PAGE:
The witnesses’ trial testimony reveals a simple explanation for these high-confidence errors: All of the eyewitnesses received confirmatory feedback following their identification of Grant.
Three of the eyewitnesses reported that the detective told them that they had picked the same person other people had, though the detective himself denied having made such statements. Two other eyewitnesses, a couple, remembered discussing their selection with one another and confirming each other’s decisions. One eyewitness couldn’t recall whether the detective had told him anything after he identified Grant, but the detective acknowledged telling that particular eyewitness “good job” following the identification. The detective also admitted making a similar comment to at least one other witness.
Research has repeatedly demonstrated that simple confirming comments such as these have dramatic effects on eyewitnesses’ testimony. Not only do such statements inflate eyewitnesses’ confidence in the accuracy of their identification, but they lead them to falsely remember having been that confident all along.
As a result, witnesses who have received confirmatory feedback provide testimony that is highly persuasive to jurors.
In one study, people playing the role of jurors were able to reliably distinguish between accurate and mistaken eyewitnesses when the witnesses had not received any confirmatory feedback.
But when the witnesses had received a simple reinforcing comment following their identification (“Good job, you got the guy”), the mock jurors could no longer tell the difference between accurate and mistaken eyewitnesses. In other words, the confirmatory remark made the mistaken eyewitnesses just as persuasive as the accurate ones.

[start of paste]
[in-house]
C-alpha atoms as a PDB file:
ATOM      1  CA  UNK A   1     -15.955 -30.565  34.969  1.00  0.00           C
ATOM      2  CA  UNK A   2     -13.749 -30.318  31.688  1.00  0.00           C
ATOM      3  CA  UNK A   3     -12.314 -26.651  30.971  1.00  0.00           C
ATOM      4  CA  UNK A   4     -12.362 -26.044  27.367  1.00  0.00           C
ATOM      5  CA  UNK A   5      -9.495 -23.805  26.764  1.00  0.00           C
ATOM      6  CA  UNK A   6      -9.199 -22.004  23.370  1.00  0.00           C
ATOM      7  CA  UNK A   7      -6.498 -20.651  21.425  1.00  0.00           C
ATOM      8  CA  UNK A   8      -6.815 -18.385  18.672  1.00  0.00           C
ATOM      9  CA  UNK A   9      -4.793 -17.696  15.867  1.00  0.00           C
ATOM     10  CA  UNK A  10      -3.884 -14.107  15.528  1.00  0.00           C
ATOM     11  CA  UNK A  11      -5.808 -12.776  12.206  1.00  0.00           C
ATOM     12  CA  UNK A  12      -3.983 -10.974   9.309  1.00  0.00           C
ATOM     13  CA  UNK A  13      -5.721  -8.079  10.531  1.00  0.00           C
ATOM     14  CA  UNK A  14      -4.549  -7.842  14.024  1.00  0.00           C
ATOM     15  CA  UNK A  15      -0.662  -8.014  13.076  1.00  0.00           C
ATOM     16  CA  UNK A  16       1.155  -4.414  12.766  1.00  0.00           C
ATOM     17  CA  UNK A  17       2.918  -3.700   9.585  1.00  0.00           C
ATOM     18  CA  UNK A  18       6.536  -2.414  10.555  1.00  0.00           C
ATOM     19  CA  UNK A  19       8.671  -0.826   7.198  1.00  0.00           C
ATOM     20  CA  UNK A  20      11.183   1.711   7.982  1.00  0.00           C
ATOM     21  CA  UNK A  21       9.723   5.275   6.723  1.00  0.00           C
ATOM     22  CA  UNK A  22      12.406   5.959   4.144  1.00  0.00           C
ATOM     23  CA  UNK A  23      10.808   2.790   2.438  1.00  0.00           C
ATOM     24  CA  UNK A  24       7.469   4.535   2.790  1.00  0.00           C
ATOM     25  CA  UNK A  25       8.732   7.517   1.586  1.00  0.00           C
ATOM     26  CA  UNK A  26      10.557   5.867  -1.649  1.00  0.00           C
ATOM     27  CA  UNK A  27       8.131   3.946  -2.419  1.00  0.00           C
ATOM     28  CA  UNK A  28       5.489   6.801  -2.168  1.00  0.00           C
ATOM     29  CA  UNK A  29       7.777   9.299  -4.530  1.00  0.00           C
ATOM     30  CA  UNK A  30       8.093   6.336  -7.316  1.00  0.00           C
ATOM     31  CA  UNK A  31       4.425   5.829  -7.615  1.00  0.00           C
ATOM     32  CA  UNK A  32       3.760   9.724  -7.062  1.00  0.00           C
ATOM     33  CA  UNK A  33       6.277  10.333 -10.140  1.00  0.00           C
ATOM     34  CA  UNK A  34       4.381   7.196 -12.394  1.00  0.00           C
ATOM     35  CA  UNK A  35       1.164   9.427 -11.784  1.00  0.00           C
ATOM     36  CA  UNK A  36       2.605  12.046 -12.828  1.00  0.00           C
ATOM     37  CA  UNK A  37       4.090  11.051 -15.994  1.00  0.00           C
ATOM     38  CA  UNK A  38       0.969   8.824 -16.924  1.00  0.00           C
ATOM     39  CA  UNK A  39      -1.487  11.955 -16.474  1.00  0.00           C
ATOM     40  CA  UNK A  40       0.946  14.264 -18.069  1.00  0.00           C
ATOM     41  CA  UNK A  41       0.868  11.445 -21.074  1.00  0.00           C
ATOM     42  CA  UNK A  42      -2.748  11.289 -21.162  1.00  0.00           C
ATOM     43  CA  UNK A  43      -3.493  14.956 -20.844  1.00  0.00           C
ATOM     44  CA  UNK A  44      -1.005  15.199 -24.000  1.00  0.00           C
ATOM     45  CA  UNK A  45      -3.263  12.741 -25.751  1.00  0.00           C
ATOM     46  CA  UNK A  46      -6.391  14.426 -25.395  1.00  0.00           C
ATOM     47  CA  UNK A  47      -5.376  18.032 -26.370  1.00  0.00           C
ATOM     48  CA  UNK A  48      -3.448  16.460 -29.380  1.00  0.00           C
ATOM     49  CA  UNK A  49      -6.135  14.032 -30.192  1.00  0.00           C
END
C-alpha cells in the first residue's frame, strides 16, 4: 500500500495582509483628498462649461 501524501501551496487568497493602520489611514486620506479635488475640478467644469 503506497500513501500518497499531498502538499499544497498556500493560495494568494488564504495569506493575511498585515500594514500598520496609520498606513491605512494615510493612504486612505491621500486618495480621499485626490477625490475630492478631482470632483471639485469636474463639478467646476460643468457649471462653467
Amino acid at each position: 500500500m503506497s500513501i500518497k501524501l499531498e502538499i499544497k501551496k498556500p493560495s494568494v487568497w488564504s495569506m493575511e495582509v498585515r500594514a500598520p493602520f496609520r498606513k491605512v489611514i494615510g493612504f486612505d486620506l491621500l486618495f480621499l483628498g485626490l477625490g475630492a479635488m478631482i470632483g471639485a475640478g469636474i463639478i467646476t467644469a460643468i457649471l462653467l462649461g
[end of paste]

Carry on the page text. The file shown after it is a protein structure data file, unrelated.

Witnesses aren’t able to tell whether their testimony was influenced in this way. Moreover, confirmatory feedback can alter witnesses’ memories of the original crime, making them less able to recognize the actual perpetrator when they see him again. So, there is little to be gained from speaking to the original eyewitnesses from Lydell Grant’s case.
The processes at play in Lydell Grant’s case are predictable and unfortunately common. The way to avoid these problems with eyewitness testimony is for police to adopt best practices based on the psychological research.
In addition to implementing double-blind lineup procedures, it’s essential that lineup administrators document eyewitnesses’ confidence immediately following an identification. Confidence collected at the time of an identification during a double-blind lineup procedure is informative regarding the eyewitness’s accuracy. Confidence reported at trial after the eyewitness has received confirmatory feedback is not.
To date, 24 states have adopted these core procedural reforms, including Texas in 2011, one year after the investigation of Aaron Scheerhoorn’s murder. Unfortunately for Lydell Grant, these reforms came a year too late. The remaining 26 states should act swiftly to prevent additional miscarriages of justice, and Lydell Grant should be exonerated.
Laura Smalarz is an assistant professor of psychology, at Arizona State University